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Let’s say I’d like to estimate the number of runs Team A will score against Team B

Team A (away) vs Team B (home). Starting pitcher for Team B is a lefty named “Ben James”

Team A scores 5.2 runs per game on average

Team A scores 4.3 runs per game on average when AWAY

Team A scores 2.3 runs per game on average against Team B

Team A batters score 6.5 runs per game against “Ben James” on average

Team A batters score 2 runs per game in the specific stadium on average

Etc.

Team B concedes 4.3 runs per game on average

Team B concedes 2.6 runs per game on average againt Team A

Ben James concedes 1.2 runs per game on average

Ben James concedes 3.3 runs per game on average against team A

Ben James concedes 0.5 runs per game on average when playing home.

Etc.

I have a hard time figuring out how to take into account all these different factors in a formula (stats against a lefty, ballpark stats, home/away stats, specific pitcher, etc)

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    $\begingroup$ You're not an American, so I'll cut you some slack. But in baseball, teams score "runs", not "points". I am guessing your subject matter expertise in baseball is not very good, which may contribute to your difficulty. $\endgroup$ Mar 17, 2016 at 14:49
  • $\begingroup$ Hi! You are right, I’m Canadian and my main language is French. All Blue Jays games are broadcasted in French so I am truly sorry If I offended you by talking about “points” instead of “runs”. In French we say “point produits” for RBI and “points” for RUNS (not that you care!). When switching language I sometimes use the wrong term. Once again I am very sorry if I misuse a word. $\endgroup$
    – Max
    Mar 17, 2016 at 15:08
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    $\begingroup$ @MarkL.Stone But don’t get my wrong, I love baseball. It’s not about your nationality or the language you speak. I watched or listened to all Expos games when I was a kid. Same now with the Jays. I know the game pretty well. I am interested in learning how fantasy owners / sport books / sabermetricians can so accurately predict the number of points that will be scored in a game. Cheers. $\endgroup$
    – Max
    Mar 17, 2016 at 15:08
  • $\begingroup$ The guy who created Strat-O-Matic must have a formula that he used to create his player cards. For example, in Strat-O-Matic, many factors are being taken into account: ballpark, opposing pitcher, player offense, etc. Away vs Home is not taken into account. $\endgroup$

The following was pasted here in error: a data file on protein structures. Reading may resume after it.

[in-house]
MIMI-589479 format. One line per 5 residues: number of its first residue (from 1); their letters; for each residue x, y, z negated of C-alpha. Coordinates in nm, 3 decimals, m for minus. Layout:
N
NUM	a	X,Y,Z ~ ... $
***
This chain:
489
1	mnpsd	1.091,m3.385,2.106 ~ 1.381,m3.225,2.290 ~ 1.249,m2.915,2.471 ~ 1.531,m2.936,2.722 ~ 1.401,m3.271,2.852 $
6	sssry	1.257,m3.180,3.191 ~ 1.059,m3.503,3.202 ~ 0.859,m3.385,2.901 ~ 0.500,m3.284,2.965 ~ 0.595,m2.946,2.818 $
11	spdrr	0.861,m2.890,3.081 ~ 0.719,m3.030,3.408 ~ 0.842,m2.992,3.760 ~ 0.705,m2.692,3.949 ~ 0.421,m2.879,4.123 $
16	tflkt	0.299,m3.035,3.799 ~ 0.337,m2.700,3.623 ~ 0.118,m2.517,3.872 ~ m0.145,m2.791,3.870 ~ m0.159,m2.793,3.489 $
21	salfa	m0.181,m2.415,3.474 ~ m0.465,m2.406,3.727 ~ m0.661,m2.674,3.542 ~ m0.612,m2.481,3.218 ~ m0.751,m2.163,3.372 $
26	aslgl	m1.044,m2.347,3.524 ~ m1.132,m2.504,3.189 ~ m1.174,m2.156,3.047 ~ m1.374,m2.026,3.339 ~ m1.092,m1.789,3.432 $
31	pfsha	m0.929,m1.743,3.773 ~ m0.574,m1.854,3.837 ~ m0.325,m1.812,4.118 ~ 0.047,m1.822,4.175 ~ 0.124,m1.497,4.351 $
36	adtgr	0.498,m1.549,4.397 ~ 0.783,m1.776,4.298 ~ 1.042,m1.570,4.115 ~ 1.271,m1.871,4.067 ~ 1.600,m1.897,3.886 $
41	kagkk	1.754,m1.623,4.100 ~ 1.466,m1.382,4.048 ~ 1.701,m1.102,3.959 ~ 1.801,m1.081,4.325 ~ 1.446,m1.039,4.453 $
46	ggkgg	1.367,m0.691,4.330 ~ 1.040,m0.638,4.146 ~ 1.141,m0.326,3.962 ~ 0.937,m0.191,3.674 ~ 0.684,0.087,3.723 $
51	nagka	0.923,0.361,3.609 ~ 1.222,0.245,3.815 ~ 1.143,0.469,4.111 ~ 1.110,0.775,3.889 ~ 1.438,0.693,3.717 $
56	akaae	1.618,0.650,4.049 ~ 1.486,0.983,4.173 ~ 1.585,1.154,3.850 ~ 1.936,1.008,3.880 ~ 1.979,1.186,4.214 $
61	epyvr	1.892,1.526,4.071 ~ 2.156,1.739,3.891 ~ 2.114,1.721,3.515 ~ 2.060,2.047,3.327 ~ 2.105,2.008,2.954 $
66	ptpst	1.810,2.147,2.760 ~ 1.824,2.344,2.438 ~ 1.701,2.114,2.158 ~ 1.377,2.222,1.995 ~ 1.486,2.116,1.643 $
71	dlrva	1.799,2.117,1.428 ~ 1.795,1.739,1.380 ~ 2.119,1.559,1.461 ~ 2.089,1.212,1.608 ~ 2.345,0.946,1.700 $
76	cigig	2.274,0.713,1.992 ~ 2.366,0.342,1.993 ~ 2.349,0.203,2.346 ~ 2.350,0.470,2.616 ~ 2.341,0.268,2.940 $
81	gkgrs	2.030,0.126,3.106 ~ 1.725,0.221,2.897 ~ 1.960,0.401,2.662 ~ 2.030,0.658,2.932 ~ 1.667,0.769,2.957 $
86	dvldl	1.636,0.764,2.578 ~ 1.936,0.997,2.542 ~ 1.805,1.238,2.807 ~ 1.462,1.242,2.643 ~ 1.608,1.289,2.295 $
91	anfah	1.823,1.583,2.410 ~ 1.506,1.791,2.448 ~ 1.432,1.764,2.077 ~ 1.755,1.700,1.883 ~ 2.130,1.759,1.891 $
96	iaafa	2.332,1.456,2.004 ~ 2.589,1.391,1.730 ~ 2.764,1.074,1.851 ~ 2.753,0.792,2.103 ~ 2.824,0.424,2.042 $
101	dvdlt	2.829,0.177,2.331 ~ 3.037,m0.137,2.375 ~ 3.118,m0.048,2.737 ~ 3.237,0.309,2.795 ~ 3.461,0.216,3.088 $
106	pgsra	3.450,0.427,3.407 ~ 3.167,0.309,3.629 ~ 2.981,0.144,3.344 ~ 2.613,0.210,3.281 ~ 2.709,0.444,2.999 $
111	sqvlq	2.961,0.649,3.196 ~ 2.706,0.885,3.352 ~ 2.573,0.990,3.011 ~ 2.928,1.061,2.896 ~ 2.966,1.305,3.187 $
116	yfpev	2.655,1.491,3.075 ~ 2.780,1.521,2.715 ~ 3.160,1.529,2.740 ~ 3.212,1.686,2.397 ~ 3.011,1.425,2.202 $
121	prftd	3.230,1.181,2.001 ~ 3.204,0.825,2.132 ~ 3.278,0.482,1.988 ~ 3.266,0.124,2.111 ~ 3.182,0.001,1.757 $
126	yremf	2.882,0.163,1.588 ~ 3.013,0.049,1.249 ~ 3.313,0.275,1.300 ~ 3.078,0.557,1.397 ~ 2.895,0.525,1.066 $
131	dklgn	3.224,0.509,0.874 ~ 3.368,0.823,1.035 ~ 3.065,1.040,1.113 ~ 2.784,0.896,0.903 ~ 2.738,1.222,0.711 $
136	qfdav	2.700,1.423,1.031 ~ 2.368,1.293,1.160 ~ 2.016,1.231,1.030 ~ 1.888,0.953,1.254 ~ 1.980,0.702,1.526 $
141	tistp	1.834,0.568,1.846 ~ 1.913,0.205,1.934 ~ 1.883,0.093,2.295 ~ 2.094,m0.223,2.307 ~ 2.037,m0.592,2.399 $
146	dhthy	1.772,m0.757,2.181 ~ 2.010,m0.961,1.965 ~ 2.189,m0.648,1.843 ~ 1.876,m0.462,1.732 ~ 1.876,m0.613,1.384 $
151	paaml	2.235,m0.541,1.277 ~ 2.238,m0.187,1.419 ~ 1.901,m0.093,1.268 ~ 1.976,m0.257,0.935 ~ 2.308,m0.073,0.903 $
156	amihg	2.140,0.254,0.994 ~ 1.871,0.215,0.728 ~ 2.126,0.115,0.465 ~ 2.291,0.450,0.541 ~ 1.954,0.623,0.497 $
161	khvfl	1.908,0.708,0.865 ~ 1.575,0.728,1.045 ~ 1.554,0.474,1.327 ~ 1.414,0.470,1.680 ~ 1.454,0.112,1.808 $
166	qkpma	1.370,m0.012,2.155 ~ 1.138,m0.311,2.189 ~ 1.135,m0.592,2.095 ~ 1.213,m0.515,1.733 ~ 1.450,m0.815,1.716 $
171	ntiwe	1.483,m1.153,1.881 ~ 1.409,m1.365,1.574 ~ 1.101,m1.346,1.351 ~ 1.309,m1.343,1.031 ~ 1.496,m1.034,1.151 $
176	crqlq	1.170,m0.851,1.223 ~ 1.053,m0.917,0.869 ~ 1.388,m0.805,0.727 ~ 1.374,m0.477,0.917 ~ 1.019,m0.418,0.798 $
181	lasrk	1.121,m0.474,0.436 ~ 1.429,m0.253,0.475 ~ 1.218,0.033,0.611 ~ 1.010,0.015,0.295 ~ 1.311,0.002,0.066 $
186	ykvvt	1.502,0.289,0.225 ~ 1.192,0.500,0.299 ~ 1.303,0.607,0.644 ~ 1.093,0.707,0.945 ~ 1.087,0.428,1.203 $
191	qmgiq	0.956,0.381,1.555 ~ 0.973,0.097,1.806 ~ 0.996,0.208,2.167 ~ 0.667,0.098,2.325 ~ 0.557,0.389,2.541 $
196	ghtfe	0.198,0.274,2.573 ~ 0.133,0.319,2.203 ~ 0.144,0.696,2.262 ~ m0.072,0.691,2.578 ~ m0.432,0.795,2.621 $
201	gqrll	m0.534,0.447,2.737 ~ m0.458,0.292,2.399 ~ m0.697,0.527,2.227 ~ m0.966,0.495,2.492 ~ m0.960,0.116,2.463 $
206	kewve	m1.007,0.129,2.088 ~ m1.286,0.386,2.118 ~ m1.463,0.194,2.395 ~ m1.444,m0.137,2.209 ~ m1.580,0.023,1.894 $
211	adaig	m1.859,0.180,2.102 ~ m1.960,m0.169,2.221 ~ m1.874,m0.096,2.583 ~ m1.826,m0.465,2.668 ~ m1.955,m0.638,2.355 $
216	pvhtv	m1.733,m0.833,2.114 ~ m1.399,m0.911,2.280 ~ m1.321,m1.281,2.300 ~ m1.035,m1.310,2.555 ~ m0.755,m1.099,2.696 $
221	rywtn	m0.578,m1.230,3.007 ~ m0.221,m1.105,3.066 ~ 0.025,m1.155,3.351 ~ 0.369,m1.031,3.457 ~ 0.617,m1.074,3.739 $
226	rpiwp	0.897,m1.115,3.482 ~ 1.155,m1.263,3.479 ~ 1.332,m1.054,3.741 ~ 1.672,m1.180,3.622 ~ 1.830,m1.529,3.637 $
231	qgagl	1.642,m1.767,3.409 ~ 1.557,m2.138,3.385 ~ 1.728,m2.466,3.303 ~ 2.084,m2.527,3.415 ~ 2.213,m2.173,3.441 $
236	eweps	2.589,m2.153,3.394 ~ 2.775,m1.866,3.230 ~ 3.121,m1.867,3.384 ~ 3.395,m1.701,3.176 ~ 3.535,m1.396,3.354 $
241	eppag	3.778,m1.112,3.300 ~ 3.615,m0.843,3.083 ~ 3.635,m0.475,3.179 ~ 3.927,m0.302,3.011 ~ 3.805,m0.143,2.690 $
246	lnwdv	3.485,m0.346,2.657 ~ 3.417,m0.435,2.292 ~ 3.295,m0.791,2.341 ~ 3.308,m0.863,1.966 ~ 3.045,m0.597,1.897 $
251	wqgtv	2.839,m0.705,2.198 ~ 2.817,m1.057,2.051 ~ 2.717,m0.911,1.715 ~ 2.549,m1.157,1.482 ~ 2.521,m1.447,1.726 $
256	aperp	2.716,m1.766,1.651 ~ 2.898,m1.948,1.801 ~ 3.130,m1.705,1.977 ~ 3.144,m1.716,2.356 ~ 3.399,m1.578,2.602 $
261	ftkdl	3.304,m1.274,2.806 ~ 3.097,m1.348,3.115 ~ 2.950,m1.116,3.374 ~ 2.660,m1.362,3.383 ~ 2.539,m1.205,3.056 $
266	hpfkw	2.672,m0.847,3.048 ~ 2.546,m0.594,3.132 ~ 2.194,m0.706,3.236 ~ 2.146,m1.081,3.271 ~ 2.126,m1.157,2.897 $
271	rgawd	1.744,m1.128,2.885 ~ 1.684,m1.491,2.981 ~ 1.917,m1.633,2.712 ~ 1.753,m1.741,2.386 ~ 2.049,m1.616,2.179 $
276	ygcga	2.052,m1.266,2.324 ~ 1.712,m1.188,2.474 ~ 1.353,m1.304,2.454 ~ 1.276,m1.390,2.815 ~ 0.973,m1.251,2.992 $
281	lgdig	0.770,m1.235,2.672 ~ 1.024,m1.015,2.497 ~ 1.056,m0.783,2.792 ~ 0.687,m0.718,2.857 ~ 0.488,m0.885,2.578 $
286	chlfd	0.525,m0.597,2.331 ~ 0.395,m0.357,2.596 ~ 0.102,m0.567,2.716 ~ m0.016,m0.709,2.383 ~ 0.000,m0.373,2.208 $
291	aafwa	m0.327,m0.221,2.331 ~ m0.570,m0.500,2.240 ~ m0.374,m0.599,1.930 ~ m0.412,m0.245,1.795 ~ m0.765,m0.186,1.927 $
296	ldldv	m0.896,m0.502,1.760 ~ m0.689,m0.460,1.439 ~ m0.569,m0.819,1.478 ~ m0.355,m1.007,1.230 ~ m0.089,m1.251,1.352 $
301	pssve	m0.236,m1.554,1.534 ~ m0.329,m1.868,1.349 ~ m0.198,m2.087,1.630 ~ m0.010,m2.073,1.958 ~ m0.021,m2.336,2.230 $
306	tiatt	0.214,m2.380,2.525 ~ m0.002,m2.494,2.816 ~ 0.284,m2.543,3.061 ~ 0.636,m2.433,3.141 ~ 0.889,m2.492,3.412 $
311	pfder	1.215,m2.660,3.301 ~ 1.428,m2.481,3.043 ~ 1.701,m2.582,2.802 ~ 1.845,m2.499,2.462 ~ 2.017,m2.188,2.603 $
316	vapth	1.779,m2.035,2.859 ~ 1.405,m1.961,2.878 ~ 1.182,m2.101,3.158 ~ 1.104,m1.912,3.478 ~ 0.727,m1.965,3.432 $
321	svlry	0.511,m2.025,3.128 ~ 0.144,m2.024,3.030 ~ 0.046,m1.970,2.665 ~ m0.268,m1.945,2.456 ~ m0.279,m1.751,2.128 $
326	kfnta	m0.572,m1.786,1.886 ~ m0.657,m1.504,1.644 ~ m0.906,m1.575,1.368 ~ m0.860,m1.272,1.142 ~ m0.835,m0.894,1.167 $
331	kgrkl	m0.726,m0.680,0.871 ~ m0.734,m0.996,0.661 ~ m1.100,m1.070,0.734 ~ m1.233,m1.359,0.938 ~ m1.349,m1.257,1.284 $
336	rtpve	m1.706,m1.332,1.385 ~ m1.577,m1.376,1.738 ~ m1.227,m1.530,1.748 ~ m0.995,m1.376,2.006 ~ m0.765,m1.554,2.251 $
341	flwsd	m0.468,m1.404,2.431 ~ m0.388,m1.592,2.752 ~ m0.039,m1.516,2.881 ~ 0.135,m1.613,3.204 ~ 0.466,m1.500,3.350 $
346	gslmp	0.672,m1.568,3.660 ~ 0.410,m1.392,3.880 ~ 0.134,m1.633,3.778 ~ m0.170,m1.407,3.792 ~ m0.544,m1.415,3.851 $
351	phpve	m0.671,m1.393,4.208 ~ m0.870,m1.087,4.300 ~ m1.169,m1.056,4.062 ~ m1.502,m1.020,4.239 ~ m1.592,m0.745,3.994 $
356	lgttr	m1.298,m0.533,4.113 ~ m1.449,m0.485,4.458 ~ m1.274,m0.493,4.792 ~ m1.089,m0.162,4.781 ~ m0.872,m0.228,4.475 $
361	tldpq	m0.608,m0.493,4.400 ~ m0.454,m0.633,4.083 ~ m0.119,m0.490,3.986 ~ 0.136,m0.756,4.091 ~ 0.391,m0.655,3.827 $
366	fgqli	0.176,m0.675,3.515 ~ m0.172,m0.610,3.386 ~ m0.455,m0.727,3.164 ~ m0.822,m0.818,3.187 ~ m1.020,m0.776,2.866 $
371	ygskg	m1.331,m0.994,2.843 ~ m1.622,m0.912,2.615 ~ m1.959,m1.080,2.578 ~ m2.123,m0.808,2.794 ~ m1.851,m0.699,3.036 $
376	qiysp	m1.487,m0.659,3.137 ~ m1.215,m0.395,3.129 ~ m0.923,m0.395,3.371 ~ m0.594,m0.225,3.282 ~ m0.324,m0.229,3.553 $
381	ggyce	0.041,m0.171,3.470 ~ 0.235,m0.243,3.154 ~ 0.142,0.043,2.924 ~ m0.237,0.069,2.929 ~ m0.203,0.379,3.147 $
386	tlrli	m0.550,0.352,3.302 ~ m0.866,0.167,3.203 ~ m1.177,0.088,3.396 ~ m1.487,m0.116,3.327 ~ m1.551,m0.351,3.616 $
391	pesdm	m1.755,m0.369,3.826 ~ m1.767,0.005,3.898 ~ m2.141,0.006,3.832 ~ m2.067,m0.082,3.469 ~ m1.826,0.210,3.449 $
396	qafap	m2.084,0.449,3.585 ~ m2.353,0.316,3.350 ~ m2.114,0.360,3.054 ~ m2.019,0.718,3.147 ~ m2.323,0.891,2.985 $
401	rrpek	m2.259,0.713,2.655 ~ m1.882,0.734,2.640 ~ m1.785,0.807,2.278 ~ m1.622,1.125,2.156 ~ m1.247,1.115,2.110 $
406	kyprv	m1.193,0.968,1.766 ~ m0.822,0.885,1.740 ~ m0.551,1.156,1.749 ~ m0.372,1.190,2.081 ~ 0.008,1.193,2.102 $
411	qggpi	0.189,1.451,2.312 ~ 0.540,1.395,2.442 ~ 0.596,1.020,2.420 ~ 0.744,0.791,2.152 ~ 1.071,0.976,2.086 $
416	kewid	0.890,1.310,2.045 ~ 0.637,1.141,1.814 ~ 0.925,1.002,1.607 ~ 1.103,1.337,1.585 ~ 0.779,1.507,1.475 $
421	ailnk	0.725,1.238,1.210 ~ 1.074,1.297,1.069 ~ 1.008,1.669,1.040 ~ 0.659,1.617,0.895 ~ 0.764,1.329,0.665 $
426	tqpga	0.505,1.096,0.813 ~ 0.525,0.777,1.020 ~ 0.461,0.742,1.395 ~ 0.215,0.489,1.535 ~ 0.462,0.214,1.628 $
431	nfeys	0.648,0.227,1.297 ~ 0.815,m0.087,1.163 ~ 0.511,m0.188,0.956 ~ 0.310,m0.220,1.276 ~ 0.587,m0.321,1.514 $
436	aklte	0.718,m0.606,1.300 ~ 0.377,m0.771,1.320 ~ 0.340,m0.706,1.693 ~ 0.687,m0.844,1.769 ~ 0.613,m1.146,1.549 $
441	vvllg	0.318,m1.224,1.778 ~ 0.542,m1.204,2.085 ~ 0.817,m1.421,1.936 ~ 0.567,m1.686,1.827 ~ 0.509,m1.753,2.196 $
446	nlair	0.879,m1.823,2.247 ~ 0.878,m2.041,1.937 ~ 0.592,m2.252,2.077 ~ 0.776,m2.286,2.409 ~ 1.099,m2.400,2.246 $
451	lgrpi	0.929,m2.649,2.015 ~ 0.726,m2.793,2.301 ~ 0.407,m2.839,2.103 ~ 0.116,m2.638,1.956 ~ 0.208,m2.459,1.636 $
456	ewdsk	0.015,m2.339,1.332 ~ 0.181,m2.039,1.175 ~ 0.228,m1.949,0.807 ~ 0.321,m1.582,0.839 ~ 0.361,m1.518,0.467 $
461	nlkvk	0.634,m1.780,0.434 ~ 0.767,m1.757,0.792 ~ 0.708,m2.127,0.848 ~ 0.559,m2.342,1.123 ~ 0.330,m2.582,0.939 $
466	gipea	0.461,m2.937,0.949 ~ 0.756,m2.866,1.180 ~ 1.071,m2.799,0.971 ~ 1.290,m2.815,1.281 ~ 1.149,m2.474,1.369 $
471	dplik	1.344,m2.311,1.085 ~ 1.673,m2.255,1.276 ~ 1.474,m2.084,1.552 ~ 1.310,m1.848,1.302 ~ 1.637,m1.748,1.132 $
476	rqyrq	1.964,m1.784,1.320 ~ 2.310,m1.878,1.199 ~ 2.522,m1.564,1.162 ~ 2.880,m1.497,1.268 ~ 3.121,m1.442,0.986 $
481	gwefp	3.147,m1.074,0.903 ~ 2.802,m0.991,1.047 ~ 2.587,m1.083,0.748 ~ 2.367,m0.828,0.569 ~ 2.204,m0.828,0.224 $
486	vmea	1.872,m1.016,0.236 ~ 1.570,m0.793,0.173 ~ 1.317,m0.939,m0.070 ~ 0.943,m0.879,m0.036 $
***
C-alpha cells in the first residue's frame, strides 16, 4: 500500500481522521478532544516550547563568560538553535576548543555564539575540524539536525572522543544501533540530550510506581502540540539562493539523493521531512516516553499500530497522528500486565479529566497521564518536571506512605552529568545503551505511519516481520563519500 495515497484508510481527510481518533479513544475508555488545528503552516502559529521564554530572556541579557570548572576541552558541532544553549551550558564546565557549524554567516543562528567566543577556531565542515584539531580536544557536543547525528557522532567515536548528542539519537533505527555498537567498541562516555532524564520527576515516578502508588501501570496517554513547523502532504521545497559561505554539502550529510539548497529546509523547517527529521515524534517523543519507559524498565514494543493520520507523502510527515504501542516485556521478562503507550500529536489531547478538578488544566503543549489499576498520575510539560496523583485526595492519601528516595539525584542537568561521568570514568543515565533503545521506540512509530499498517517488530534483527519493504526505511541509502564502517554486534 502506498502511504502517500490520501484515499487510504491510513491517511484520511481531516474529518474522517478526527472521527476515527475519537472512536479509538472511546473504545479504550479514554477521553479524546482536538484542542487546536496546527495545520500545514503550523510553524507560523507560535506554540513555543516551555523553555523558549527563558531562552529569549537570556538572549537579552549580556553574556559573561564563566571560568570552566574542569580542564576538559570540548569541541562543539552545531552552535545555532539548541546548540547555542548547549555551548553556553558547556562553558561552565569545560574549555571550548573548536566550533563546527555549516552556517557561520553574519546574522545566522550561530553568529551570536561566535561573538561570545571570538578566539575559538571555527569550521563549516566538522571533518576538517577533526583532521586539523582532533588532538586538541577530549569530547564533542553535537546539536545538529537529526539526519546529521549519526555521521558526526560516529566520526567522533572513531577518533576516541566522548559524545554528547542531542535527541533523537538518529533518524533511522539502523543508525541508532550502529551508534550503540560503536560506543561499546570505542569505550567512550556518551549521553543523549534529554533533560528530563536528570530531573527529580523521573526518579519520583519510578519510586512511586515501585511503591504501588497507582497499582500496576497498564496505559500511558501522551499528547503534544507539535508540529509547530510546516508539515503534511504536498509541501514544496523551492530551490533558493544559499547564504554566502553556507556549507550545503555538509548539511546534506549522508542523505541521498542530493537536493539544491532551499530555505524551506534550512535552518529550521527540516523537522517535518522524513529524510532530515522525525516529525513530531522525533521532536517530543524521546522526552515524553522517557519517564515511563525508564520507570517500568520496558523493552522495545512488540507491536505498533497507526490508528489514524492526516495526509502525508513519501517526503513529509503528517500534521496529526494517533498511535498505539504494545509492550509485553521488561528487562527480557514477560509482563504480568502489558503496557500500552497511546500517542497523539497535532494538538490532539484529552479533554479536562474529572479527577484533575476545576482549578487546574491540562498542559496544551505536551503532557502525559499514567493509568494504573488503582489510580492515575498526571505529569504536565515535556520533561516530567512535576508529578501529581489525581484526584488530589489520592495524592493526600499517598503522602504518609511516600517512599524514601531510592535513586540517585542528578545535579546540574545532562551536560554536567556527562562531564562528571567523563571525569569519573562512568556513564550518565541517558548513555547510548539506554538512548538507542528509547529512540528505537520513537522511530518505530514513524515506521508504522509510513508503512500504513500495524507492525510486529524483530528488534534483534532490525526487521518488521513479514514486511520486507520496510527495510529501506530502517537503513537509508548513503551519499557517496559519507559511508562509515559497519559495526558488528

– Max
    Mar 17, 2016 at 15:27
  • $\begingroup$ I recommend you look into multiple regression (as @Marsenau does) and get thoroughly acquainted with overfitting. Baseball player and team performance is a lot less streaky than one might imagine, so I would avoid the ARIMA route. $\endgroup$
    – rolando2
    Jul 29, 2018 at 13:19

1 Answer 1

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You likely will need more data than just averages. Predicting some future outcome relies on past data and trying to estimate how it behaves and then extending that to future values.

I have no idea how Baseball scores behave but I would think that they change a little over time. Teams might go on hot or cold streaks, some key players might get injured, the team might make a trade for a new player. With that in mind, how they played over the last week or so might be more indicative of their upcoming performance than how they have played for the whole season.

With that being said I would assume (again these assumptions are based off little baseball knowledge) that you should look into getting scores for a game by game basis and try treating it as a time series with possible external factors such as 'opponent', 'stadium', etc. To analyze this time series, something like a regression might be applicable or maybe fitting some ARIMA model if there is that time factor.

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